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Young members of Kay Williams Prunty’s Dance Academy rehearse their tap number “Good Ship Lollipop” Tuesday night at Memorial Auditorium in Worthington. Brian Korthals/Daily Globe

Dance Academy’s 18th annual concert is Friday, Saturday

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WORTHINGTON — If anyone can bring order and grace from a chaotic cluster of adorable 4- to 6-year olds excitedly prancing about in red, white and blue tutus, it’s Kay Williams Prunty.

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“Do you see the red curtain?” asked Prunty pointedly at a dress rehearsal on the stage of the Memorial Auditorium Performing Arts Center for one of the numerous Dance Academy classes scheduled to perform there this weekend.

“You need to be straight across from the red curtain,” she coached. “Now, big arms up —then down. OK, let’s do it again from the very beginning.”

Prunty’s 18th annual spring dance concert will feature roughly 200 performers, ages 3 to adult, and this year’s show carries the theme “Stars and Stripes Forever” — made immediately evident by the enormous flag (courtesy of Perkins Restaurant) that serves as the stage backdrop.

“It’s been such a fun year,” said Prunty. “This is a patriotic concert dedicated to all past and present U.S. service people, as well as firefighters, police officers and other public servants who work to make our lives better.”

“God Bless the U.S.A.” will both open and close each of the three performances while tap numbers to “Yankee Doodle,” “American Girl” and the “Washington Post” march are interspersed with jazz routines set to “In the Navy” and “It’s America,” among many others.

There’s even a ballet number danced to “Don’t Sit Under the Apple Tree” tossed in for good measure.

“Really, almost all of the songs are either patriotic or are representative of America in some way,” explained Prunty. “And the costumes are mostly red, white and blue, or a combination of those colors, or camouflage.”

Prunty said her brother, Chief Master Sgt. Scott Williams, who is currently stationed in Alaska with the U.S. Air Force, had much to do with the concert’s emphasis.

“Scott is always my inspiration for military things, and I tend to be pretty patriotic myself,” she said. “Scott just achieved his chief ranking last fall, and when I went to his awards ceremony, it reinforced for me how much these people give of their lives for us.

“And so many of our dance families have members who are either former military people or are still in active service.

“I’m just so thankful for all of them.”

Prunty is also glad to reflect on her graduating seniors, who have spent a combined 51 years under her tutelage.

“These are dancers who truly put their hearts and souls into dance, and each of them is a leader and a strong presence in the studio,” said Prunty of her Class of ’14 dancers — Rachel Drietz, Brooke Johnson, Paige Kinley, Tracy Prins and LaLissa Wiens.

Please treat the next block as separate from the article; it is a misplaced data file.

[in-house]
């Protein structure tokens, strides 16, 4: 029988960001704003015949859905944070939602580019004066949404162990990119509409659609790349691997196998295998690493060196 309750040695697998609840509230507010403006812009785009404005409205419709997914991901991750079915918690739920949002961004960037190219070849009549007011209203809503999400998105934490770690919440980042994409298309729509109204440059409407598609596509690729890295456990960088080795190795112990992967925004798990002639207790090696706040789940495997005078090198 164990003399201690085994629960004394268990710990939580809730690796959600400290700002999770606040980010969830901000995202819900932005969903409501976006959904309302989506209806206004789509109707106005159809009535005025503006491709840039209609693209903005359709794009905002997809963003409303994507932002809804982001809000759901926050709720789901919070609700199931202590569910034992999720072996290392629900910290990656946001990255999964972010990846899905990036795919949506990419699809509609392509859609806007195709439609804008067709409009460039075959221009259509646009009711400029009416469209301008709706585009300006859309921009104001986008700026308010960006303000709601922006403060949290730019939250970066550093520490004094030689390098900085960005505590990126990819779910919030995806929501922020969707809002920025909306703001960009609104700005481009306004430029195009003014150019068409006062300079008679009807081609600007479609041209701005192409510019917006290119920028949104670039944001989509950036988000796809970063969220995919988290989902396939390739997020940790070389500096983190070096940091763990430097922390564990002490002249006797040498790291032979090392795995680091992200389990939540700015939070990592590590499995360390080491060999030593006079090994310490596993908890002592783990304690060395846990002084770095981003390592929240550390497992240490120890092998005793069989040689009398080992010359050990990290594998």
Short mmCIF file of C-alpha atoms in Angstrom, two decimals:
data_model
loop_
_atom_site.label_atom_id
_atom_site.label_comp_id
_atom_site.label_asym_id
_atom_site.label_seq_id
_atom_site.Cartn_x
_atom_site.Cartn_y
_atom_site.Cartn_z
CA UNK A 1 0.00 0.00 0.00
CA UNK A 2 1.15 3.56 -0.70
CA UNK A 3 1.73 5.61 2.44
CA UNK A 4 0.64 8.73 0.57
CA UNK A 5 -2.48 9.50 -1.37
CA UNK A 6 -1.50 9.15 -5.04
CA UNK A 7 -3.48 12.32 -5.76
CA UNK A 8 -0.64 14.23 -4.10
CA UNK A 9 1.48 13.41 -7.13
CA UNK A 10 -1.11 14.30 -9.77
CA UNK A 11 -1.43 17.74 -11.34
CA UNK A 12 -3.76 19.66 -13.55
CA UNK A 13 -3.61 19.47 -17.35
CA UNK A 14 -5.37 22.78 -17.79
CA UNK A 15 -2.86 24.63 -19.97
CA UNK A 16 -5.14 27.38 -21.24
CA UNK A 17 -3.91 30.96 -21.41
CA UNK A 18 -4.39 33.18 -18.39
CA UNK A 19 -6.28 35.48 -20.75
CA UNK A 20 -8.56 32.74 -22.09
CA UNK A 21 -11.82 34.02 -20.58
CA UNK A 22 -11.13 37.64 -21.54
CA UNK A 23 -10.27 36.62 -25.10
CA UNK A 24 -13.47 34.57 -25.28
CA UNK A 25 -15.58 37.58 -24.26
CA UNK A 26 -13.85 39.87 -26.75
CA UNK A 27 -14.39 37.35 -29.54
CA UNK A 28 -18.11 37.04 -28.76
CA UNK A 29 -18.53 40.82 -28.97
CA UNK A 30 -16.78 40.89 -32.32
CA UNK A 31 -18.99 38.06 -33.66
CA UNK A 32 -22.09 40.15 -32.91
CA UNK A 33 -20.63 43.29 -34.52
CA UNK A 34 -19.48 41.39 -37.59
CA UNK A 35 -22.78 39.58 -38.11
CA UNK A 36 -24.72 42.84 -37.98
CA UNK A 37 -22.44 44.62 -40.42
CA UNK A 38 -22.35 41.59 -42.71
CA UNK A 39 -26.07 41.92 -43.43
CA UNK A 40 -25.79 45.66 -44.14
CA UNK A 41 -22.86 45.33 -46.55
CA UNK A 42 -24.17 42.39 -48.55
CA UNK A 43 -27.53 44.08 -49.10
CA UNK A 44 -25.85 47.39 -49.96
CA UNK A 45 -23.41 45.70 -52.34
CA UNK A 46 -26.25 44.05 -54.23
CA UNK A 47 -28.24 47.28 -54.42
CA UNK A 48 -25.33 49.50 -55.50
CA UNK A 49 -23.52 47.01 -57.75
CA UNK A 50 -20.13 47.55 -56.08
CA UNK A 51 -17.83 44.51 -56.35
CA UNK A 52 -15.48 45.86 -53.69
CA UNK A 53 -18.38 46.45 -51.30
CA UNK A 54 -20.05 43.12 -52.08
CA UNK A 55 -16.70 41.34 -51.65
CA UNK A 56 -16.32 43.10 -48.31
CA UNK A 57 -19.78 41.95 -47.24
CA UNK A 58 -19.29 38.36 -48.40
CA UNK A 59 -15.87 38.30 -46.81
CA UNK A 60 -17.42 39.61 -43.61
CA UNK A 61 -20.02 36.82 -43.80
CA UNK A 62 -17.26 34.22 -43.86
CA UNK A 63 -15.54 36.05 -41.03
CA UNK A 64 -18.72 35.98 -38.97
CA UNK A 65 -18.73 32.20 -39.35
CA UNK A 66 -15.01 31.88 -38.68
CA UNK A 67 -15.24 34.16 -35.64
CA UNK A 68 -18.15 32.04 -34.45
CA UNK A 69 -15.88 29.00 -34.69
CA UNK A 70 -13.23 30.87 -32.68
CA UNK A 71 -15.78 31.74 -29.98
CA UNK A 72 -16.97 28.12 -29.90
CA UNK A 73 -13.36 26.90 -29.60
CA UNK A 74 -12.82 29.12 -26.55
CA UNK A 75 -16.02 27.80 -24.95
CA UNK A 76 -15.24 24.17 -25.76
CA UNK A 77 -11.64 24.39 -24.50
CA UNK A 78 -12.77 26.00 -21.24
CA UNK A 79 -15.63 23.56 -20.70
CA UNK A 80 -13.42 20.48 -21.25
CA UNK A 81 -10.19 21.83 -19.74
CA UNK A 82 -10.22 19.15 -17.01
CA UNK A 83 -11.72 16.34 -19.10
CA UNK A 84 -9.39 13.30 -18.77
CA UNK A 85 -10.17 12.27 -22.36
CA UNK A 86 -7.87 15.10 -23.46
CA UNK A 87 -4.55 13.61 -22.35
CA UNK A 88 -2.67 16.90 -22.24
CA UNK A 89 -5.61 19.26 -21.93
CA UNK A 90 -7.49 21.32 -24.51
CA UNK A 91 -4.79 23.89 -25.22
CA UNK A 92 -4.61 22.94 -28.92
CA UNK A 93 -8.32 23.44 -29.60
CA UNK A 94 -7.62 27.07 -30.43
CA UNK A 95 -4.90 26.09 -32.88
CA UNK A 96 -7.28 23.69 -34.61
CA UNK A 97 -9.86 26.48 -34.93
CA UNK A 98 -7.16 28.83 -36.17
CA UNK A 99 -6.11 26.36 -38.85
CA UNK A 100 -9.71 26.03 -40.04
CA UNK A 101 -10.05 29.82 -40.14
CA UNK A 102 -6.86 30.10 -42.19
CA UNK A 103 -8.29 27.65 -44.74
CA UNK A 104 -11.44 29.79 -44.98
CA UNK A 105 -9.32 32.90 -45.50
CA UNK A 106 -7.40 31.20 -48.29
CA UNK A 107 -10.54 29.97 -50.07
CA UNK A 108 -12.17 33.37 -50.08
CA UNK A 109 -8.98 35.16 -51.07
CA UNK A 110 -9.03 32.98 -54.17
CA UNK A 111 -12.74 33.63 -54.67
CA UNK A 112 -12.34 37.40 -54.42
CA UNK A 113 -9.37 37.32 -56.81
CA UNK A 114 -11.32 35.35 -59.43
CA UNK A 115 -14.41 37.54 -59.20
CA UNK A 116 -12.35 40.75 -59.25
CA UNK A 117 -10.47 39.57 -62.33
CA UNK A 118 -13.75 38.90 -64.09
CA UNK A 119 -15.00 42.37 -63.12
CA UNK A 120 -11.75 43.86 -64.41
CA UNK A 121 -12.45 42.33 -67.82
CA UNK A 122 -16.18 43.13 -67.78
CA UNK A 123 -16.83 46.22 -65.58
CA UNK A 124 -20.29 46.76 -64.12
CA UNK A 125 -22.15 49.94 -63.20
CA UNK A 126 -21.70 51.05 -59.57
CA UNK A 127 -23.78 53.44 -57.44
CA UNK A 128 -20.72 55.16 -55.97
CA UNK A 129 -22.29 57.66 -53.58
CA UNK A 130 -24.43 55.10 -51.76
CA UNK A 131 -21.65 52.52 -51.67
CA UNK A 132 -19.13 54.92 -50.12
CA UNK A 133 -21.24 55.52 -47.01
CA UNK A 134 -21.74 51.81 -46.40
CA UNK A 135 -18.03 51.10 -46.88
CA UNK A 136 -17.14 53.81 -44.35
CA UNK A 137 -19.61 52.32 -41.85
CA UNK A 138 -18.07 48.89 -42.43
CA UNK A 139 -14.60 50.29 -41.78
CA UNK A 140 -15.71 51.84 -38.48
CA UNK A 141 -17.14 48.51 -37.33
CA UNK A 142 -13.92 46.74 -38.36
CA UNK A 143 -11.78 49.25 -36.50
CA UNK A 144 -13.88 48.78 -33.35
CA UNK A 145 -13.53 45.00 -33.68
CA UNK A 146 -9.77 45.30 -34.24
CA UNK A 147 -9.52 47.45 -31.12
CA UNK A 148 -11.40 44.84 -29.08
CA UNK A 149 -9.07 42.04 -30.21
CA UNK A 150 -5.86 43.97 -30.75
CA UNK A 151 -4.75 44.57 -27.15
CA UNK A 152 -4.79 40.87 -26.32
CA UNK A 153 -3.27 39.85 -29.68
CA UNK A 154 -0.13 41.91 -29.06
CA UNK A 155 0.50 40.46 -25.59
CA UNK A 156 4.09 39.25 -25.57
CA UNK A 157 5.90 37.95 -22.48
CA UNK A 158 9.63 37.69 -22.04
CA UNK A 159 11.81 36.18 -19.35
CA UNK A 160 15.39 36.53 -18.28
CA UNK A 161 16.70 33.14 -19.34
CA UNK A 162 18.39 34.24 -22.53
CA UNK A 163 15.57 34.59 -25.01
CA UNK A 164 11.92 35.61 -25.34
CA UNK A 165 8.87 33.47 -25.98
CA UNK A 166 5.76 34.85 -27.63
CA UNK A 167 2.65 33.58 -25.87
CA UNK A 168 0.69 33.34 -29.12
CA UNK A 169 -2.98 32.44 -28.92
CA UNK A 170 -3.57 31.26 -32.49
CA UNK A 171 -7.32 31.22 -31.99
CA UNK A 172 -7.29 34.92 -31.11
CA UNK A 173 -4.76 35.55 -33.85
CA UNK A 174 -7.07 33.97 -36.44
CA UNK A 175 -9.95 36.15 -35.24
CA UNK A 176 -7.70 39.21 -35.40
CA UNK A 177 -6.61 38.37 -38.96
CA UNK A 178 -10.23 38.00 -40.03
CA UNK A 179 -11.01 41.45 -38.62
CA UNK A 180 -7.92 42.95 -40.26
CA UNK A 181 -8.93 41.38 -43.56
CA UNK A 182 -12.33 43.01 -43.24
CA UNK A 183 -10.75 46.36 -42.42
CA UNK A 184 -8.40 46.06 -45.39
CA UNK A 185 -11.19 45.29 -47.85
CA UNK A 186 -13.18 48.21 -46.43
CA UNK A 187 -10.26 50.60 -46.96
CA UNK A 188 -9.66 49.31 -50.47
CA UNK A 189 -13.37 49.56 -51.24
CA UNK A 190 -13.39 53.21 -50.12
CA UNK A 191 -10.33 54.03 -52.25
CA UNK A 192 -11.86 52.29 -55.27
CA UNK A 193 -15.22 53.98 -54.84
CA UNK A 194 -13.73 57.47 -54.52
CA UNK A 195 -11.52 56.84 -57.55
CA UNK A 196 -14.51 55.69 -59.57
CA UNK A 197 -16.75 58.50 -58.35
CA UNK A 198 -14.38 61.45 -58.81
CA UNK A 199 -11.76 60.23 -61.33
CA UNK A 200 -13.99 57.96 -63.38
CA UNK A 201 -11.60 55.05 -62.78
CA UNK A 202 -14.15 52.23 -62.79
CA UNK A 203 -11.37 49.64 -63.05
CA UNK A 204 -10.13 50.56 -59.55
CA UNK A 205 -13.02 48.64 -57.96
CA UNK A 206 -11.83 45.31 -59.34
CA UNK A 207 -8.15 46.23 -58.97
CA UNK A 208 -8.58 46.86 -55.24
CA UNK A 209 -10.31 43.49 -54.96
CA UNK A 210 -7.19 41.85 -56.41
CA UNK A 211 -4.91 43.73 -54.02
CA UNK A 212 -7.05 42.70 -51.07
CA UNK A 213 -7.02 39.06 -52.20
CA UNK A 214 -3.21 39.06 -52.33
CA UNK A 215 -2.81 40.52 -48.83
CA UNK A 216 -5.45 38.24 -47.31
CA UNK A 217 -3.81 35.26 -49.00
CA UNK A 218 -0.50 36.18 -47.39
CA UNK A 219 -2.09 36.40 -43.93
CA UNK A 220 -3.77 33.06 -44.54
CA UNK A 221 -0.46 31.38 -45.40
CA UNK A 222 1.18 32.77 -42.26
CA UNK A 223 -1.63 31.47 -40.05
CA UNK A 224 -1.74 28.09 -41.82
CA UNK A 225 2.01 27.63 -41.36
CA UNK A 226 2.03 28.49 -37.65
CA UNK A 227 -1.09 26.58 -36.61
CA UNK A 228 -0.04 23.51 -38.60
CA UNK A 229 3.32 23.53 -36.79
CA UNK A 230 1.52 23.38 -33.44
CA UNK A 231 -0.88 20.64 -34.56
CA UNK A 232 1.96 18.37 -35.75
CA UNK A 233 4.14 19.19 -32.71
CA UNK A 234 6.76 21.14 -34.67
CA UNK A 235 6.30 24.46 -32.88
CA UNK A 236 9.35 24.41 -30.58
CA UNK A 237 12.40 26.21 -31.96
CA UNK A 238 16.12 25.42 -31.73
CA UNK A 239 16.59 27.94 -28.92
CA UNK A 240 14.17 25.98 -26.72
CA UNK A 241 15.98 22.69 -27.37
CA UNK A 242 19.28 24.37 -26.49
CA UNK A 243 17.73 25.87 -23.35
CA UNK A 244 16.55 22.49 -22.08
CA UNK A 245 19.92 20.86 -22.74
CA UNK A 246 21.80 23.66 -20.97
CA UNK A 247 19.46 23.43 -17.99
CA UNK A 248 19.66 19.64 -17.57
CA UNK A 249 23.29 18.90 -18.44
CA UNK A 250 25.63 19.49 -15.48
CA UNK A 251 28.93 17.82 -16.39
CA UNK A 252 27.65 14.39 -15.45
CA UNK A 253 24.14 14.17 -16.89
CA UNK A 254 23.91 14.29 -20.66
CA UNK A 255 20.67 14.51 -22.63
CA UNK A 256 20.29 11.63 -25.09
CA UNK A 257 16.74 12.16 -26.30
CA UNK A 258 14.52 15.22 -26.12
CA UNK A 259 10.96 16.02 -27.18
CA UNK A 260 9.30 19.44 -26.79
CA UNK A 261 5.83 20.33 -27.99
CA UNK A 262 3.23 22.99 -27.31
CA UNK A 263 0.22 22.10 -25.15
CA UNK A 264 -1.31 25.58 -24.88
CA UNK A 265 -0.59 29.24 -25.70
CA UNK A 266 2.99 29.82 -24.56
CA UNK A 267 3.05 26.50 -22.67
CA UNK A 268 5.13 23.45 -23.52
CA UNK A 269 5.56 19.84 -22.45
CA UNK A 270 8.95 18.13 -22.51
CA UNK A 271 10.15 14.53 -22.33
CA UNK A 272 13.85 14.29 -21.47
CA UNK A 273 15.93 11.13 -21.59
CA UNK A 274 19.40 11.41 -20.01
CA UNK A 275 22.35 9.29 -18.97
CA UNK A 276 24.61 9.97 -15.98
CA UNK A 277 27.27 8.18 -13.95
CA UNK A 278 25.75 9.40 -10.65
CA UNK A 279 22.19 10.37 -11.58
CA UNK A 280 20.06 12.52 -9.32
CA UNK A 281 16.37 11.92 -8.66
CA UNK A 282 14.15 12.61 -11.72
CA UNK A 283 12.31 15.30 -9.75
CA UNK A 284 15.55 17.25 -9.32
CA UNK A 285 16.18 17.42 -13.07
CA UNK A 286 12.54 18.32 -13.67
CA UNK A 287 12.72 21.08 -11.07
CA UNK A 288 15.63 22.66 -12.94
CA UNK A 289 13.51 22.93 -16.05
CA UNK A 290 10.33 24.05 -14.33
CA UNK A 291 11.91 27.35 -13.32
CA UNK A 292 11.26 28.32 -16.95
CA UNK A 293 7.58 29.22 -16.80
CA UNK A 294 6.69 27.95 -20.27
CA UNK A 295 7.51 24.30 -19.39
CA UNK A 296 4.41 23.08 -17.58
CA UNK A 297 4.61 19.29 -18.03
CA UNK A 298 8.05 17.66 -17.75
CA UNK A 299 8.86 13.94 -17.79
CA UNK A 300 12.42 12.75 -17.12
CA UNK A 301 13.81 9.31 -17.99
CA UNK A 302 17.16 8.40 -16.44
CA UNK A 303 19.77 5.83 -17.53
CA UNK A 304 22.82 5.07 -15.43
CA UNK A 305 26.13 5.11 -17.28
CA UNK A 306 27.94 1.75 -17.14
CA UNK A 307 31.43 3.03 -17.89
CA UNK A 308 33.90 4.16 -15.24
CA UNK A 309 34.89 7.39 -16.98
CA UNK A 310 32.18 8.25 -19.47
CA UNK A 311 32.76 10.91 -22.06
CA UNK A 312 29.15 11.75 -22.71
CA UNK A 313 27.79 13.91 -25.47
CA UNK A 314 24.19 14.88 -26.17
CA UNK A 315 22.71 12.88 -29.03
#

“They will leave big shoes to fill, and it’s always hard to say goodbye to my dancers because I get so attached to these kids.”

Two highlights in this weekend’s shows will be the “Dads’ Dance,” with 25 fathers of young dancers filling the stage, and a ballet created by Prunty that involves elementary, intermediate and advanced ballet students titled “The Enchanted Forest.”

Additionally, audience members are invited to bring in pop tabs for donation to the Ronald McDonald House, in support of a student’s family.

“Alison Fest, 7, recently donated bone marrow for her younger brother Alex, and she and her family (Kimberly and Levi Fest of Heron Lake) are staying at the Ronald McDonald House near the Children’s Hospital in the Twin Cities,” shared Prunty.

“We’ll weigh the pop tabs that are brought in, and the person at each show who brings in the most pop tabs will get a prize.”

Prunty’s annual dance concerts — the first two include all her students, while the Saturday evening show primarily focuses on the talents of middle and high school level dancers — are the result of a year’s hard work on the part of her dancers, and they do not come to life without the involvement of many others, Prunty stresses.

“Certainly I need to thank my husband, Mark, and my entire family, as well as so many friends who give me a lot of support to make it all happen,” said Prunty.

“Also, Center Sports deserves acknowledgment, and Jaycox Implement, and my teaching assistants (Lauren Martin, Katherine Luke, Sam Becker and McKenna Prunty) have helped tremendously throughout the whole year.”

Prunty, who after nearly two decades as a dance instructor in Worthington is now teaching some children of her former students, is eager to share the fruits of her dancers’ efforts at this weekend’s performances — but not before a few more rehearsals take place.

“Let’s do that one more time to solidify it,” urged Prunty tirelessly to a group of youngsters earlier this week. “You made it even better — I’m so proud of you.”

The Dance Academy’s spring dance concerts are at 7 p.m. Friday and 1 and 7:30 p.m. Saturday, all at Memorial Auditorium Performing Arts Center, 714 13th St., Worthington. Advance tickets are available for purchase at Center Sports, 316 10th St., Worthington, until noon Friday. Tickets may also be purchased at the door beginning one hour before each performance.

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